Yesterday, U.S. DOT did something it hadn’t done for a decade: submit a surface transportation authorization bill to Congress.
And what a bill it is. The $302 billion, four-year GROW AMERICA Act has several major reforms that would shift federal policy in a more multi-modal direction. One big change that we’ve noted before is that transit would get a bigger slice of the pie, but there are several other new proposals worth a look.
Before our overview, a caveat: President Obama’s funding plan — although it may align with that of the head tax man in the Republican House — has already been dismissed as a political non-starter. And Democratic Senator Barbara Boxer has indicated she’s not in the mood for major policy changes this go-round. So, take this bill for what it is: a blueprint of the administration’s vision and a menu of options that, in an ideal scenario, Congress would pick and choose from in crafting the bill.
Here’s some of the best of what the bill does:
- Changes the Highway Trust Fund into a multi-modal Transportation Trust Fund. The bill would replace the current system’s highway-centric orientation, which shunts transit funding off to the side, with a truly multi-modal trust fund. It would include not just highways and transit but also intercity rail (which has long been marginalized in a separate bill and funded with unpredictable general funds) and the popular TIGER grant program (which has a history of funding innovative, multi-modal projects). The TTF would also include the New Starts/Small Starts transit grant program, which has historically been funded with general funds, separately from the trust fund.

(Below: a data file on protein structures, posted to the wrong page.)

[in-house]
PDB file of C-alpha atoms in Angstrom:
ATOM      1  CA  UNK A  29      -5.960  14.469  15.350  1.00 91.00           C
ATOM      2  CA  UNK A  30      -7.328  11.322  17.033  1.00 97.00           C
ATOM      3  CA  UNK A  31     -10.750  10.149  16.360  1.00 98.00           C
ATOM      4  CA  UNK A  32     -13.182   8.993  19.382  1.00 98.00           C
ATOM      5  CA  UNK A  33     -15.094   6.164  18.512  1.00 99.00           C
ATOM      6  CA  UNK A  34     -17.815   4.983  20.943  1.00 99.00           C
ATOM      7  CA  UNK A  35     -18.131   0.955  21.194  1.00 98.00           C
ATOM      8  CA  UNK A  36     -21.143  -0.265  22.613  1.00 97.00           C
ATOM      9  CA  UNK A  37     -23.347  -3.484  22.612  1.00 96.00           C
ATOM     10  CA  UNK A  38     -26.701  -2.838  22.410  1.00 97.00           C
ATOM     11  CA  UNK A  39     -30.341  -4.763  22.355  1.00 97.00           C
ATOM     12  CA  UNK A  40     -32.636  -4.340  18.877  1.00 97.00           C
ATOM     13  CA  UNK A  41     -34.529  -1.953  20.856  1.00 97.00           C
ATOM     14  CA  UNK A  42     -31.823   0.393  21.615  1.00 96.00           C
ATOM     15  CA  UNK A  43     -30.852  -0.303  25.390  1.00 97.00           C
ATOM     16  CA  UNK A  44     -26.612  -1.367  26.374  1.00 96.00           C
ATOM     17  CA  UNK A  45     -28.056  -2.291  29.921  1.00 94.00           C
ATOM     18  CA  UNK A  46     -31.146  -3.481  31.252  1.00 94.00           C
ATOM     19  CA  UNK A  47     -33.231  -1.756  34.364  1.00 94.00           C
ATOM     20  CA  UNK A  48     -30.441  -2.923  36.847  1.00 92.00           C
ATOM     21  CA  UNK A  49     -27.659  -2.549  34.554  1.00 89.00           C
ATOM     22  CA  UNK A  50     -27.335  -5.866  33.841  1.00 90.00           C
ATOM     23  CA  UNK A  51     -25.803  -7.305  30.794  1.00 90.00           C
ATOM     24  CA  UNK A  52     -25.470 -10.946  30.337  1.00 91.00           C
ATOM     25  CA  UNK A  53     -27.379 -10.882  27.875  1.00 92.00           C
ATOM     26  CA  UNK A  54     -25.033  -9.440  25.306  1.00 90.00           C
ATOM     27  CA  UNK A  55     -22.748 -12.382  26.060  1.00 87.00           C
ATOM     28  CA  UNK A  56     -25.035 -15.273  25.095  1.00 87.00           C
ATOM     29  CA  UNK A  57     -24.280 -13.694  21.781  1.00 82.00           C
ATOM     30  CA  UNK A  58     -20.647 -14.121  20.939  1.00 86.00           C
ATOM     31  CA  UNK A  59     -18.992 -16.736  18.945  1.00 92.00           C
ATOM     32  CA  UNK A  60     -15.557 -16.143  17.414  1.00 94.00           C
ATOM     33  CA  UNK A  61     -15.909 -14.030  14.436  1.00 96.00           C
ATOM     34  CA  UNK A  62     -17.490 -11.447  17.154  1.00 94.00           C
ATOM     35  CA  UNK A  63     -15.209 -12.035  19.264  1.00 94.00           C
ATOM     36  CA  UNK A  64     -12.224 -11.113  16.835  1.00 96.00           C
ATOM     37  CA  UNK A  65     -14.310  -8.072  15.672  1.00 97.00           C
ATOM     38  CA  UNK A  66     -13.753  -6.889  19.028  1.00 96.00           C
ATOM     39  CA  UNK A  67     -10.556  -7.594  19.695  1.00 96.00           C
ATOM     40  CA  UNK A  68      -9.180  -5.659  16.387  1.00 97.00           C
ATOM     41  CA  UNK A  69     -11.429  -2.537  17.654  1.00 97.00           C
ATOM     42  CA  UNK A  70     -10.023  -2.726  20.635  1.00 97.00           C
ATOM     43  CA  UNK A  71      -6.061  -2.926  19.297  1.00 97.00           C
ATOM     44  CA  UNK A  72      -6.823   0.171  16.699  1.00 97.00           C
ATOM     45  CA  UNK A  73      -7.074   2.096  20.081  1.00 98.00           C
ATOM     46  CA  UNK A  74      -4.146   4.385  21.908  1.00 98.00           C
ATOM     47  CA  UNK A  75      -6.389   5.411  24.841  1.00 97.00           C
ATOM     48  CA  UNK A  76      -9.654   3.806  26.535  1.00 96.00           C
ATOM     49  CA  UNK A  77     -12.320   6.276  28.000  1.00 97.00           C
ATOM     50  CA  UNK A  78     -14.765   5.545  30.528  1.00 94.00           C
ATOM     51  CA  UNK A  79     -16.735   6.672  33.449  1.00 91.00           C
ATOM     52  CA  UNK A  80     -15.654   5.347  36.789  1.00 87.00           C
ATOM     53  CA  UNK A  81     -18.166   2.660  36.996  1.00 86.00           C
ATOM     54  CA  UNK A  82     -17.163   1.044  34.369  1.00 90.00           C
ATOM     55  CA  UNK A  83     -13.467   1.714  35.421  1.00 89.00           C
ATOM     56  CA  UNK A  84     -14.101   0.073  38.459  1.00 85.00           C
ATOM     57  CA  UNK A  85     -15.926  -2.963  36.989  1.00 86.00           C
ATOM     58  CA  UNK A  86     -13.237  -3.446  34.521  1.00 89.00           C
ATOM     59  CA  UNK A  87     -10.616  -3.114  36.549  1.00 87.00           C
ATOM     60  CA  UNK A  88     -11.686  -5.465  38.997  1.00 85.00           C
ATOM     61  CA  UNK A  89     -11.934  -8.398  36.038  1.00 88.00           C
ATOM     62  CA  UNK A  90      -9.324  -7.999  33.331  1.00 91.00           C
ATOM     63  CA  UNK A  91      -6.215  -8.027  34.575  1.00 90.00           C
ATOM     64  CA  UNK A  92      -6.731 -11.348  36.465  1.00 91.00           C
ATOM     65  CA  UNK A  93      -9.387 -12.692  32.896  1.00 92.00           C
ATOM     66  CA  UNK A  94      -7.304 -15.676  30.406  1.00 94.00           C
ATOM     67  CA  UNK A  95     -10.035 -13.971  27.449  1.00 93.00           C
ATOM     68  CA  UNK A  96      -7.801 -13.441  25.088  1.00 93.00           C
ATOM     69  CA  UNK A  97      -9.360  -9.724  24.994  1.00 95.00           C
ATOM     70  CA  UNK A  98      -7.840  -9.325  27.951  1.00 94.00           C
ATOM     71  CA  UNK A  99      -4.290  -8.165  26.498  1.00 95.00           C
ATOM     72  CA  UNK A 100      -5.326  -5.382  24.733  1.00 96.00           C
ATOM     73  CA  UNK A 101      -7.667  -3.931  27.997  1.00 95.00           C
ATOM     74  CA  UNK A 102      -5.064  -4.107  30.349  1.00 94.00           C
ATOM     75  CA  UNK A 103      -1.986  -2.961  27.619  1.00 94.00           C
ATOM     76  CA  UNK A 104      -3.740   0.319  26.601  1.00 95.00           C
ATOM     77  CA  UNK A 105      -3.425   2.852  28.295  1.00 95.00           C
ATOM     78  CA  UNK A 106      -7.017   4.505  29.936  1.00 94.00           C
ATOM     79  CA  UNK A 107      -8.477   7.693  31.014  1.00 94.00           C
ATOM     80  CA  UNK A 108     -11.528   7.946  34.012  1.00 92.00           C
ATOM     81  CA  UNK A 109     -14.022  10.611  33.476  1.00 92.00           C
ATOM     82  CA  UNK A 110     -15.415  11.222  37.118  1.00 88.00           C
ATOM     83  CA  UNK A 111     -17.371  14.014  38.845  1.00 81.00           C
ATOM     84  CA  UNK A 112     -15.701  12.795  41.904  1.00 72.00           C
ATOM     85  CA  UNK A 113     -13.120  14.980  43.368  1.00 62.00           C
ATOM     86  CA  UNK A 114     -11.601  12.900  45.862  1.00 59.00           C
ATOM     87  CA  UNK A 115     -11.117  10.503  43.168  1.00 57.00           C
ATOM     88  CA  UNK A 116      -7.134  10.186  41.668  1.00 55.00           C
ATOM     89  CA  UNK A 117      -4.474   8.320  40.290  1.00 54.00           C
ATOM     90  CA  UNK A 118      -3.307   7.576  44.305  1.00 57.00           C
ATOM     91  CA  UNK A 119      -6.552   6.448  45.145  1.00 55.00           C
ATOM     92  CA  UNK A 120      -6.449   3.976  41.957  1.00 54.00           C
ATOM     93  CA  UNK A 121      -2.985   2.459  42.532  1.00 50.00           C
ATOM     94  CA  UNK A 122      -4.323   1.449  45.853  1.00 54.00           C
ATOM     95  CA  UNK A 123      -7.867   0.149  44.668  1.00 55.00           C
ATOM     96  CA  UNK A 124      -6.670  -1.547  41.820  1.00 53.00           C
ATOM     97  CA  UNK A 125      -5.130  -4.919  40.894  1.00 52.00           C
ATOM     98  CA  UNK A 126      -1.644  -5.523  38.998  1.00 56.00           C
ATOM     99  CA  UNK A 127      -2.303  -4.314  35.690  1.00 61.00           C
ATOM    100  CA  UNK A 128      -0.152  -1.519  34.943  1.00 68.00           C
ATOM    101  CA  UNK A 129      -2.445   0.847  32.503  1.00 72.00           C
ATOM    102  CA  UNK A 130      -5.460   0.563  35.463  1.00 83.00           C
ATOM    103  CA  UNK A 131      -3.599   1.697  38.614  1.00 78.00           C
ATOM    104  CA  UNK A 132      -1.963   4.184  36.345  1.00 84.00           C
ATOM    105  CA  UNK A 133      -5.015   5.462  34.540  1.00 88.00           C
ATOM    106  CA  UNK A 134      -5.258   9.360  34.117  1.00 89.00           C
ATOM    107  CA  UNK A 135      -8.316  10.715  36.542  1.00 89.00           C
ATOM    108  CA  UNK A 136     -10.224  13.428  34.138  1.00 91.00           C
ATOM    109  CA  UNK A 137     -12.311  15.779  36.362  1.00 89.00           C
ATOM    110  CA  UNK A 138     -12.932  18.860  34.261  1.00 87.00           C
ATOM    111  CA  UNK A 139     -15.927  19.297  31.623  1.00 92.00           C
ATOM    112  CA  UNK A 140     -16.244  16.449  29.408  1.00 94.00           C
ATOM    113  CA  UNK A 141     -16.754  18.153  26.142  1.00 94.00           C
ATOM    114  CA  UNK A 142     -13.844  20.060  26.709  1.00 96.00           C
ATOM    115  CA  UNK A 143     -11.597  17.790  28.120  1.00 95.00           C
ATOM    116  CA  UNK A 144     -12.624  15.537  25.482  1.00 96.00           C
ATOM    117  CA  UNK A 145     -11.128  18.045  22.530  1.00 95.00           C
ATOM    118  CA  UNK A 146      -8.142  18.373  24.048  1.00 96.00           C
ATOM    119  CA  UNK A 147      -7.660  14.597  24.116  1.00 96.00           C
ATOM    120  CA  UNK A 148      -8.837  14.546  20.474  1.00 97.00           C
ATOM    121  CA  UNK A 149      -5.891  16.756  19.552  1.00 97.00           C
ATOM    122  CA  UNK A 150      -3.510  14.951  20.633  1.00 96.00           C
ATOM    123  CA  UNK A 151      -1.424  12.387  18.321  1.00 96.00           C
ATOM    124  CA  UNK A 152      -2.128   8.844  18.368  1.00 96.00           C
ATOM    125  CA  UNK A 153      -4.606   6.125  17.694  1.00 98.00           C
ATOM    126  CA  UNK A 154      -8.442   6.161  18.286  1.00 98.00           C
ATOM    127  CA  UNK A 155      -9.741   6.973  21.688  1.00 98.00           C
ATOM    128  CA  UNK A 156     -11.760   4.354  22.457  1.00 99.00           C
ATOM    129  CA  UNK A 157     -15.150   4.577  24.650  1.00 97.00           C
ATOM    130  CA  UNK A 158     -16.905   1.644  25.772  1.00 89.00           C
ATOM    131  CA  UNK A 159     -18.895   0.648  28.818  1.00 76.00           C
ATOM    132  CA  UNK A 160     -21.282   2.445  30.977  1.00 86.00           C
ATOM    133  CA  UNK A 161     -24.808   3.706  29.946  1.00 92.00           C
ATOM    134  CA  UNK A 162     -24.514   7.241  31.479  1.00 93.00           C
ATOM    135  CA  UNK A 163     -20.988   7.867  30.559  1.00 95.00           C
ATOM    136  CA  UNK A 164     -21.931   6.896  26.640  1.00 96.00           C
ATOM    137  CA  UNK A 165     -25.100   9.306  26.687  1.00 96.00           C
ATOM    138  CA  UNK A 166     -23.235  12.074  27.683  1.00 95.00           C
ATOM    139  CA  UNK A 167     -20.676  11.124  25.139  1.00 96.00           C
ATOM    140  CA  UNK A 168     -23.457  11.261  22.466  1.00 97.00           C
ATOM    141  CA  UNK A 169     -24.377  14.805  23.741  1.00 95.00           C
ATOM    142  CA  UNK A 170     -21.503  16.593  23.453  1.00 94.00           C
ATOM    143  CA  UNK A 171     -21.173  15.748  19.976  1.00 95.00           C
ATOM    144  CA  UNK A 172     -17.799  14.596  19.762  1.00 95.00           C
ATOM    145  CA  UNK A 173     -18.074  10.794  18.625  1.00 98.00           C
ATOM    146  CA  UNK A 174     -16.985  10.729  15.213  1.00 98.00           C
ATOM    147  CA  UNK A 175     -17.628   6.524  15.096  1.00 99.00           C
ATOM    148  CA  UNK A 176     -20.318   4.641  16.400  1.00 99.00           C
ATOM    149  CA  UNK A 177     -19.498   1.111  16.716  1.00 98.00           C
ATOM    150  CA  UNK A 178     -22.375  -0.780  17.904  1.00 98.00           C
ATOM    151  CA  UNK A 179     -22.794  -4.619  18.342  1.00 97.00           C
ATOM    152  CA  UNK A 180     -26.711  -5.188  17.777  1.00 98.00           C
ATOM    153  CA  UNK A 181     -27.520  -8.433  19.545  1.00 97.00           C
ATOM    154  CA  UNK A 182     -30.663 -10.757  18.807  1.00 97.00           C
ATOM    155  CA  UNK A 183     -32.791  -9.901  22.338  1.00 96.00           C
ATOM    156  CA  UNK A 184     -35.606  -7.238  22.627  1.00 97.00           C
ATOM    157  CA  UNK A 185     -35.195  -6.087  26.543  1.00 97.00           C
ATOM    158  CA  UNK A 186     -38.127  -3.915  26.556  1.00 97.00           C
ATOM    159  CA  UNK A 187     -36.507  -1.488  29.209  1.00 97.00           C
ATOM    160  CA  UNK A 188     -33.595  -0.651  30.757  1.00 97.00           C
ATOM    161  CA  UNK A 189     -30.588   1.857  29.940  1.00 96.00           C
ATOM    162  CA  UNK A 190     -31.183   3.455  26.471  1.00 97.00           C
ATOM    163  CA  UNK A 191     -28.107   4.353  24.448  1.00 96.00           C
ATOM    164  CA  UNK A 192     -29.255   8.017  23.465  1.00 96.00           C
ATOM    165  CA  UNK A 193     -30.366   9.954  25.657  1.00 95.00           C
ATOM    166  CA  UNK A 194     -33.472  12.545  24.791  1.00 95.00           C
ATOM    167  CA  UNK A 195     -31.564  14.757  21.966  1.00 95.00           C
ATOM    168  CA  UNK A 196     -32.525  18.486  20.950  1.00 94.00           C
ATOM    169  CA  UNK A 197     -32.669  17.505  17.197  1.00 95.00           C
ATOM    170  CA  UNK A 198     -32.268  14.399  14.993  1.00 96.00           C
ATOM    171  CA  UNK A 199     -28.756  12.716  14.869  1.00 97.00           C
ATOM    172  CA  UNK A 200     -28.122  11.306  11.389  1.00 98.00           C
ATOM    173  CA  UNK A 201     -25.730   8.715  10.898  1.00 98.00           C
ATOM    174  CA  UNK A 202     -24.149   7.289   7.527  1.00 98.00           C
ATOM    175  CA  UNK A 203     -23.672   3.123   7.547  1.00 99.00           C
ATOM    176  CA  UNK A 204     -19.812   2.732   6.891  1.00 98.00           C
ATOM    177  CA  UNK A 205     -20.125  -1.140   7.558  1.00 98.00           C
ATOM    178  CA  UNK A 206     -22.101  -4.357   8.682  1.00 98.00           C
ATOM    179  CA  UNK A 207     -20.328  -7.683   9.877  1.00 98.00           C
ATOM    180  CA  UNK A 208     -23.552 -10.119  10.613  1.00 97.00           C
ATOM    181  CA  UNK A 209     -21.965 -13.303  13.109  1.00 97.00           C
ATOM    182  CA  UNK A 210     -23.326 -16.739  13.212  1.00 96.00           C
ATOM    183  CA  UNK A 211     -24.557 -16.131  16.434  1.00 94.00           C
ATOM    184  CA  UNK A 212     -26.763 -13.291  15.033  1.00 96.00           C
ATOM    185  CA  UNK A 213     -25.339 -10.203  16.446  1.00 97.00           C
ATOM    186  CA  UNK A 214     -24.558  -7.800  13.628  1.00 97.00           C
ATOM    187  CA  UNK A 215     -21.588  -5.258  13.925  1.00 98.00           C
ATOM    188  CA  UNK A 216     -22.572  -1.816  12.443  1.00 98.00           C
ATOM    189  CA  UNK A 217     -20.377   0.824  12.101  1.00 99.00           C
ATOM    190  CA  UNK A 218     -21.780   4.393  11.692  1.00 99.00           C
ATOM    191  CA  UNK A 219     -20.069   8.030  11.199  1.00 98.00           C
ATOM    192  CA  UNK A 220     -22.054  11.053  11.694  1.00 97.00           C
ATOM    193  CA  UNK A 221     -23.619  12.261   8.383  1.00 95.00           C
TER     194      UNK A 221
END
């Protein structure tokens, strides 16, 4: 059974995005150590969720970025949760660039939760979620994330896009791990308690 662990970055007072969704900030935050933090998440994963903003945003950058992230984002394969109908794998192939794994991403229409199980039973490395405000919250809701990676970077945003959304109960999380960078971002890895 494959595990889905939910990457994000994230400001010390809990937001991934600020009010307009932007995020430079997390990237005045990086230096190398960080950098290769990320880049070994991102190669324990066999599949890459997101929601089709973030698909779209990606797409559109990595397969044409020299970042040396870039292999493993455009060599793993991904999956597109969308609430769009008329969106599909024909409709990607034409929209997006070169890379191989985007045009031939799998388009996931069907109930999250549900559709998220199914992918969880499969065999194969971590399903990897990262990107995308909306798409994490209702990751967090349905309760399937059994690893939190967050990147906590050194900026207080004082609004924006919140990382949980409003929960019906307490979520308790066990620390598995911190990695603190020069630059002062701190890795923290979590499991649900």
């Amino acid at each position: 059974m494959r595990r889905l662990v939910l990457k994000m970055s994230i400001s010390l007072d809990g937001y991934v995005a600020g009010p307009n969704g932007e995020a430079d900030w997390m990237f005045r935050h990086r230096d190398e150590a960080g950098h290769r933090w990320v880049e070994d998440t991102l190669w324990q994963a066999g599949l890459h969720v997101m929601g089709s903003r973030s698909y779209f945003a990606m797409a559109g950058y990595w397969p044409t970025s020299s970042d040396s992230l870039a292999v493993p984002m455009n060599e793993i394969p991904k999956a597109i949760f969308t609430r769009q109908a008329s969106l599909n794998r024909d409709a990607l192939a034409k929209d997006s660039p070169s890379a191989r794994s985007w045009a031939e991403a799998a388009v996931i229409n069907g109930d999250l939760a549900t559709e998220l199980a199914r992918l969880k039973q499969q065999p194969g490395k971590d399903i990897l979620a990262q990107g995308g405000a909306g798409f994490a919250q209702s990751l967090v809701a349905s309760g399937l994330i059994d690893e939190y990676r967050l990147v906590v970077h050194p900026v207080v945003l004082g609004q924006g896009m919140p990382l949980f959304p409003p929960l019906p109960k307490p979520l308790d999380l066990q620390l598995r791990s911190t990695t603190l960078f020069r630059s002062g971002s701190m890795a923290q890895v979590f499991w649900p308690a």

- Allows tolling — including congestion pricing — on existing Interstate lanes. For highways that are part of the Interstate system, the rule has always been that tolling is only allowed on road expansions, which is one reason you often see agencies widen highways when they implement HOT lanes, for instance. But upkeep of existing highways is expensive and states have struggled to find ways to pay for it. Some states, like Pennsylvania, have been seeking expanded tolling authority for years, to no avail. In this bill, the administration proposes to allow the tolling of Interstates for the purpose of reconstructing them or — and this is the really exciting part — “for the purpose of reducing or managing high levels of congestion.” Each case would still need the sign-off of the U.S. DOT secretary. The bill also explicitly says that toll revenue can be used for transit and for environmental improvements along the highway corridor. “One criticism of congestion pricing has been that it hurts low-income people,” says Kevin DeGood of the Center for American Progress. “Using toll revenues to subsidize transit within the corridor ensures greater equity while also improving performance for drivers and freight carriers.”
- Makes TIGER permanent and creates a new competitive grant program. TIGER would get $5 billion total over four years and no longer have to fight for its place in an appropriations bill every year. The GROW AMERICA Act also calls for a new program called FAST (Fixing and Accelerating Surface Transportation). FAST seeks to spread what U.S. DOT considers to be “best practices,” including the integration of transportation planning with land use and economic development, as well as funding mechanisms that “convey the full social cost of travel decisions to users” and giving local governments the authority to raise funding for transportation — which some cities have struggled with for years. Indianapolis, for instance, had to fight hard to get authority from the Indiana legislature to go directly to voters for more transportation funding. The FAST program would further these best practices and be funded at $1 billion annually.